A recent Senate Fiscal Agency report looking at revenue sharing distributions demonstrates how state policies are punishing cities. It states that “constitutional revenue sharing payments to cities, villages, and townships are projected to decline by 0.7 percent in FY 2015-16 and then increase by 1.6 percent to $757.9 million in FY 2016-17,” to $1.005 billion. At the same time, the Legislature’s budget starting in October will go up 4 percent and the Secretary of State’s budget will go up 8.3 percent, five times more than the revenue sharing increase. The Attorney General’s budget increase, at 14.2 percent, will be nearly nine times larger than what local governments will get.
Worse is the way the revenues were distributed, with most townships getting a 1.6 percent increase, while troubled cities got much less. Benton Harbor received a 0.8 percent increase; Flint 0.9 percent; and Detroit, just 0.4 percent.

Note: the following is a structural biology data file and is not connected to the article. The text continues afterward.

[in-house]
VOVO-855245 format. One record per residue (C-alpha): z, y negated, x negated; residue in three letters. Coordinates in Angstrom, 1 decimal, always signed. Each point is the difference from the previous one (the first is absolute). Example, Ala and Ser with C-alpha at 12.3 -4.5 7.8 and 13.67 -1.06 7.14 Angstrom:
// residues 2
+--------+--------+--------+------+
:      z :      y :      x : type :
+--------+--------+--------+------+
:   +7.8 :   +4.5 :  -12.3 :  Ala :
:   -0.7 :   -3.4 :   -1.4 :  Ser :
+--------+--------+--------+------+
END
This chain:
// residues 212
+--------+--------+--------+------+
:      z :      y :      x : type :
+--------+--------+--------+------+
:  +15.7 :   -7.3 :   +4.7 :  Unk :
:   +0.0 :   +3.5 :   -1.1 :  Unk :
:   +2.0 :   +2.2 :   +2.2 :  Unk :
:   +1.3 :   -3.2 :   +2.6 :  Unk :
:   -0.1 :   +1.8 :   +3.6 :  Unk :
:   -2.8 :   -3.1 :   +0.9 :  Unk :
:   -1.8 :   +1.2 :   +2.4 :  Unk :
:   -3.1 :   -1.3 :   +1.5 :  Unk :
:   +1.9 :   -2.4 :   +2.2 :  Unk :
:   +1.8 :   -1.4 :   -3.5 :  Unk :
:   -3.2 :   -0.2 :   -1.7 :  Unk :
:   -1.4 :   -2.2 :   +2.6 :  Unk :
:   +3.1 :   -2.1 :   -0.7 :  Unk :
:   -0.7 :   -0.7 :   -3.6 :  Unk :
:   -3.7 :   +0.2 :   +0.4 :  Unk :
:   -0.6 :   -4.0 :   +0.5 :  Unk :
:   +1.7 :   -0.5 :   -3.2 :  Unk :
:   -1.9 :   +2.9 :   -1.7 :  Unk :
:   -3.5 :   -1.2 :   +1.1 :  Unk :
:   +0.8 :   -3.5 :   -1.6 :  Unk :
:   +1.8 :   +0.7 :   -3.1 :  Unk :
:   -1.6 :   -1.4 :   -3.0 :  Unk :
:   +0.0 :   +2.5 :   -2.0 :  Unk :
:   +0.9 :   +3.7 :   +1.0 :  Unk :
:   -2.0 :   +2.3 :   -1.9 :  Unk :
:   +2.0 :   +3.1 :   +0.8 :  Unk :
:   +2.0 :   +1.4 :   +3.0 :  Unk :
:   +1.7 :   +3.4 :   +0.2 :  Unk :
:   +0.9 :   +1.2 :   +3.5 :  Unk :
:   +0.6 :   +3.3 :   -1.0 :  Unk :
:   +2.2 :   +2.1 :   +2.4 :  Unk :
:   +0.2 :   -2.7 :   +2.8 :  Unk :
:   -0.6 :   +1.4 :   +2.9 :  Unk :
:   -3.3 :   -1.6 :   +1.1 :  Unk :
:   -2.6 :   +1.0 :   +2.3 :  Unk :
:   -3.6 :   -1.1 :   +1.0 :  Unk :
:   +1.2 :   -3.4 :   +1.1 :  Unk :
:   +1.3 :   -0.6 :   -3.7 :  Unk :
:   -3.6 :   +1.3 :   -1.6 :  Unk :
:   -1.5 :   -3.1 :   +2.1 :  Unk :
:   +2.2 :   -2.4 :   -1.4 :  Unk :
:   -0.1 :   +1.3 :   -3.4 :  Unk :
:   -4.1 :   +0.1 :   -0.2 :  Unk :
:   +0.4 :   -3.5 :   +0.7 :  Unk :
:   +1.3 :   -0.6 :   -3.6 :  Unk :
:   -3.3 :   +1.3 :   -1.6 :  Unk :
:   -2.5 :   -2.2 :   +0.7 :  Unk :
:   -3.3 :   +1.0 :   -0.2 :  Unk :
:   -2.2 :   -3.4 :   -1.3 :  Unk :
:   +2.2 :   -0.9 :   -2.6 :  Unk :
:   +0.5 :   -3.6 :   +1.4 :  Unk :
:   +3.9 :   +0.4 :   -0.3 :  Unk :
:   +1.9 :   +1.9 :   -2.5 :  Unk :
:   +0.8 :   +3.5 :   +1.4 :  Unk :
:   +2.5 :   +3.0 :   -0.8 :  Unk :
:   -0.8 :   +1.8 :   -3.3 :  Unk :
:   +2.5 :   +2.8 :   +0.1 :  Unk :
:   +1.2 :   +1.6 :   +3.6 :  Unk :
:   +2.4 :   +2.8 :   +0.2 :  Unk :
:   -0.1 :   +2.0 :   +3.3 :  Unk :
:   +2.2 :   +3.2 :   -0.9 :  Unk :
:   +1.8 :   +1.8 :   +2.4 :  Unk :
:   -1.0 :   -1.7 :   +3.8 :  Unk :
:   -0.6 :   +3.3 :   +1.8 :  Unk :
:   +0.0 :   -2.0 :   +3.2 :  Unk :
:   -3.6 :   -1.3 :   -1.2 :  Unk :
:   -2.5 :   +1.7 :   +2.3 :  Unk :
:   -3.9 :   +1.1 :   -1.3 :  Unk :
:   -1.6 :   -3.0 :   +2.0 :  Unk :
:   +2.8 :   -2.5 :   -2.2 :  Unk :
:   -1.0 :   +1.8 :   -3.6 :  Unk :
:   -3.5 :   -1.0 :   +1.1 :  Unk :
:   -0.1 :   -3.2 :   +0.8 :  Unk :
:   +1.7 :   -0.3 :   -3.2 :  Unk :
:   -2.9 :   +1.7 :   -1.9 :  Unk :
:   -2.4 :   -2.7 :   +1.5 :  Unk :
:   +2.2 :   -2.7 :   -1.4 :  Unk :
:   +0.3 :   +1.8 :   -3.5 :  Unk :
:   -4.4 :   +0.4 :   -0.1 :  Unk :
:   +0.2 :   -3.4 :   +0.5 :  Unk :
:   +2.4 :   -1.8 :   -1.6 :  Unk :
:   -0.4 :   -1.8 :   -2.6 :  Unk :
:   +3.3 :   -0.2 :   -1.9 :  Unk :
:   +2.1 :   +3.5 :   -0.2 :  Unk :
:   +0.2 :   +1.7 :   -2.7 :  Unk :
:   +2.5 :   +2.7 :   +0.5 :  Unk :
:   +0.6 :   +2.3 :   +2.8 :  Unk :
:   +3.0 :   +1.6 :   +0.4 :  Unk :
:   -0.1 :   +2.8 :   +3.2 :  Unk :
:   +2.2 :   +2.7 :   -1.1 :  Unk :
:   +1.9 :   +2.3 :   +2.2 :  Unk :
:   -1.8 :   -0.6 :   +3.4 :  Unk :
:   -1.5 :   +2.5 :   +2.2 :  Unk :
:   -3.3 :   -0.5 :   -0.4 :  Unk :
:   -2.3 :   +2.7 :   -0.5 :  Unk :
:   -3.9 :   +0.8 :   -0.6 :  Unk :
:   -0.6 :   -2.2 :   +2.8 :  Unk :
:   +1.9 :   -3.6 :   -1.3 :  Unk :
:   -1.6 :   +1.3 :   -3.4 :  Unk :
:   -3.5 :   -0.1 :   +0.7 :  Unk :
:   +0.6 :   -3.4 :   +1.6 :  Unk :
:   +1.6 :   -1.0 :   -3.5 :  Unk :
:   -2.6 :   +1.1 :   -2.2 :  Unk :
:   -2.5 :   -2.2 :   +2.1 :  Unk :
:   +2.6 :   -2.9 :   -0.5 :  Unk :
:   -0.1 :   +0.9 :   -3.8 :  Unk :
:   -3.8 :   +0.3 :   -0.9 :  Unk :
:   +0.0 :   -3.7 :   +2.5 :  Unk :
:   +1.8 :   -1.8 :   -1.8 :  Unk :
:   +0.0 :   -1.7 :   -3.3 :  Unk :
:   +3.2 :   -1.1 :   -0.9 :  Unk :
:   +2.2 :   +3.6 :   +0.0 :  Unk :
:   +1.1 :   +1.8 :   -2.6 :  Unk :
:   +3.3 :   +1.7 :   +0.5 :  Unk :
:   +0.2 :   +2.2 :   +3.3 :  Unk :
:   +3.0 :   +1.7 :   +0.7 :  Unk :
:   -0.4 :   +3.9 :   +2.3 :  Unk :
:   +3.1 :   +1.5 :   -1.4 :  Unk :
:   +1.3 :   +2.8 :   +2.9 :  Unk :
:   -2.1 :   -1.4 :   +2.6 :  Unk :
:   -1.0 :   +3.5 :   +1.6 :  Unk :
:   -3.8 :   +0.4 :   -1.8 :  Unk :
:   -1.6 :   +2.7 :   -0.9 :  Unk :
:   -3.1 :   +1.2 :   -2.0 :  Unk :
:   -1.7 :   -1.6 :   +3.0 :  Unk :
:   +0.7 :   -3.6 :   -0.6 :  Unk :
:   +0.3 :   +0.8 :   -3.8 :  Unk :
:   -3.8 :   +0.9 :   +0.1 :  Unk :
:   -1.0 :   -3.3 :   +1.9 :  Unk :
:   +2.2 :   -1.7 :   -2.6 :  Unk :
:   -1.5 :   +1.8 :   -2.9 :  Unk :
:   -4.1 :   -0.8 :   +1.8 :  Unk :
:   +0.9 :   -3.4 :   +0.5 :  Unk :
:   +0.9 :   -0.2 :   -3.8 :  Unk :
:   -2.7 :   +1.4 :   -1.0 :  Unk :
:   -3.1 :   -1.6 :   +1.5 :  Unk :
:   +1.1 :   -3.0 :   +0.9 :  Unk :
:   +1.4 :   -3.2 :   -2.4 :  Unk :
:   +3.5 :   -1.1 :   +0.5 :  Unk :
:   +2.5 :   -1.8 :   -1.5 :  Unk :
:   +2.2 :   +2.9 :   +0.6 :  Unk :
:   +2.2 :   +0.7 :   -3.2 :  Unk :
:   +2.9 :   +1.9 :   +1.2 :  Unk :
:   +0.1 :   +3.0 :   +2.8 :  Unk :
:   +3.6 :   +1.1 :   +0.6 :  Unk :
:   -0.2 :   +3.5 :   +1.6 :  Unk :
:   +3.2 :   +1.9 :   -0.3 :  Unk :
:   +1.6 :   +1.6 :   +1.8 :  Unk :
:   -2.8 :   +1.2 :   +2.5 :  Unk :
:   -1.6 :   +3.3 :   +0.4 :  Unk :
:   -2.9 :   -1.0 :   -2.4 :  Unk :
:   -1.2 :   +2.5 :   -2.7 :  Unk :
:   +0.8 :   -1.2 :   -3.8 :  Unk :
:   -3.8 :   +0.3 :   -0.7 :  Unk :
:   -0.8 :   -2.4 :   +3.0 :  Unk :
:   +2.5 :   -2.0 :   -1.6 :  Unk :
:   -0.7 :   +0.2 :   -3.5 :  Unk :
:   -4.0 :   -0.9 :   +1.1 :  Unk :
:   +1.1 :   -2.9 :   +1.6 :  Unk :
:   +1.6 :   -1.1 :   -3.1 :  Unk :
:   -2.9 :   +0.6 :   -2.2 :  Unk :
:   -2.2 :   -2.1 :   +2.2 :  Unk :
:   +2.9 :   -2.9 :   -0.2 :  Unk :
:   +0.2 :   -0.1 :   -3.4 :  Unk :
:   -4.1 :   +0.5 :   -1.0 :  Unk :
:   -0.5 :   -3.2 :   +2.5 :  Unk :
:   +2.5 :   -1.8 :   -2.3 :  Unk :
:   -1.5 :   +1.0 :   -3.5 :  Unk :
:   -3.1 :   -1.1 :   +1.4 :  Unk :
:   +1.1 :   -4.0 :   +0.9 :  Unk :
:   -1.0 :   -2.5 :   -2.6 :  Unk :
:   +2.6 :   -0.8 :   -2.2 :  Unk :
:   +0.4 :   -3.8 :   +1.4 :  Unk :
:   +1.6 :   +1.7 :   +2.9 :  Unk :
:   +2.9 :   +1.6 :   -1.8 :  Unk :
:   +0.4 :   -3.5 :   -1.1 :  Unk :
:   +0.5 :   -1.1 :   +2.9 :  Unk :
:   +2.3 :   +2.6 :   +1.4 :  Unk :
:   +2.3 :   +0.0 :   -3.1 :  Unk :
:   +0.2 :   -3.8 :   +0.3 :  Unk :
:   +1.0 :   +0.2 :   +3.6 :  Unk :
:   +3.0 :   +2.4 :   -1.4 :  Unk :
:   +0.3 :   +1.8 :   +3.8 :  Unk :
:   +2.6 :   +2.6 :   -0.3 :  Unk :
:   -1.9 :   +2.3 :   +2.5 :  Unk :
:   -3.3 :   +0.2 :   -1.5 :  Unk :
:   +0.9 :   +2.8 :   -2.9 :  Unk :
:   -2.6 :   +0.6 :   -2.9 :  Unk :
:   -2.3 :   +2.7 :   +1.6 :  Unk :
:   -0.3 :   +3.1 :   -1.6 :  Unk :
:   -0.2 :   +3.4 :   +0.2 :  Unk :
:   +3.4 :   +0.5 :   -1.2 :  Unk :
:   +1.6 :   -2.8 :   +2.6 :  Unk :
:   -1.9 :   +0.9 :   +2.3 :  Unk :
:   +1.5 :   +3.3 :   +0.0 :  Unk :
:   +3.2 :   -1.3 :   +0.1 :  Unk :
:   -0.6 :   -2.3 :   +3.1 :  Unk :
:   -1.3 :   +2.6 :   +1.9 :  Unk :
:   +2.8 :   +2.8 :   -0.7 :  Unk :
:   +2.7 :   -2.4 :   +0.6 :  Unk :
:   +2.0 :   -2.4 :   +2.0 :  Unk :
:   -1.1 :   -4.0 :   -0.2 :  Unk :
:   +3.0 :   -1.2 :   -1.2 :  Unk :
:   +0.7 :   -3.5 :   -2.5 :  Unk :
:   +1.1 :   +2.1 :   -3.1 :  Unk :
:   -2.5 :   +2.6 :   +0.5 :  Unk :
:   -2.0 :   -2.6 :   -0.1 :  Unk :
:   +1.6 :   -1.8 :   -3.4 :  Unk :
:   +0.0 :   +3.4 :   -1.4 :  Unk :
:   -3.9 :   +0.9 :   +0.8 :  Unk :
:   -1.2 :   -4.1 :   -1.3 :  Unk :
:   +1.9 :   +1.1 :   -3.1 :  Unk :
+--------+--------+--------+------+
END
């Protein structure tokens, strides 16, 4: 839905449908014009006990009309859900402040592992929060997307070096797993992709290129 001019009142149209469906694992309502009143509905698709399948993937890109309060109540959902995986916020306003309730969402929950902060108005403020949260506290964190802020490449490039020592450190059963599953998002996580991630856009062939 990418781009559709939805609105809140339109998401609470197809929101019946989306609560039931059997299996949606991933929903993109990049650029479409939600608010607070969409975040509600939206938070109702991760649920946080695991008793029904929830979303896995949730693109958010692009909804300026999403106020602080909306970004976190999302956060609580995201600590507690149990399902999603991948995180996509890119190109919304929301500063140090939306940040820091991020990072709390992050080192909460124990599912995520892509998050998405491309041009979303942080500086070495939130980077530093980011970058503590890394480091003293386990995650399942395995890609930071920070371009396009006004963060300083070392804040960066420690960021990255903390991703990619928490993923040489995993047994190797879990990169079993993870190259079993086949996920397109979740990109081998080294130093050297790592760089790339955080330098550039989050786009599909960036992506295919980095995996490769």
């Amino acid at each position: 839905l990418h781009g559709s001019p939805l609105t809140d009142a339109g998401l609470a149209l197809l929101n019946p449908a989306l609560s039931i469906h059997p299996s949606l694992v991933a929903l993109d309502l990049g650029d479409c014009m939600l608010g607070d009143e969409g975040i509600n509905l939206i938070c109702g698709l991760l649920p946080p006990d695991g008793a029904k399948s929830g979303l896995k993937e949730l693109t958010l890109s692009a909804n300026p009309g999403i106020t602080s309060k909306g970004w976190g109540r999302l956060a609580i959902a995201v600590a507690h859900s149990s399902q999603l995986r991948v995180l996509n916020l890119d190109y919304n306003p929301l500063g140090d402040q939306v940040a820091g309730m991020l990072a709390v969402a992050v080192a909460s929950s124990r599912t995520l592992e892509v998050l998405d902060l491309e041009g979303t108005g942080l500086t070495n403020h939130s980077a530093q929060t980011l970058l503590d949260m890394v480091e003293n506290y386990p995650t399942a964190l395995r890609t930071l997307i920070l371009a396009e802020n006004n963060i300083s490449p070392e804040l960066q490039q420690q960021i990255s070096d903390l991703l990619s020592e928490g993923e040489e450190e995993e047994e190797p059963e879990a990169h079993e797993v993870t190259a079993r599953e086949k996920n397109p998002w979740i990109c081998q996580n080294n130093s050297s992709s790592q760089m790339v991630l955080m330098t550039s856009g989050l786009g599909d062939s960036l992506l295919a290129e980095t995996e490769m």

“Our state cannot regain its prosperity without our major cities getting back on track. And voters are saying they want the state to help our cities, not continue to limit their ability to provide good services to their citizens,” said Dan Gilmartin, League CEO and executive director. “This poll helps bolster our arguments for a substantial revision of state policies dealing with municipal finance.”
Results of key questions in the League poll:
Based on what you know or have heard or read about this issue, do you approve or disapprove of the decision by the governor and state legislature to cut state revenue sharing funding for local governments to balance the state budget, and protect other state budget priorities?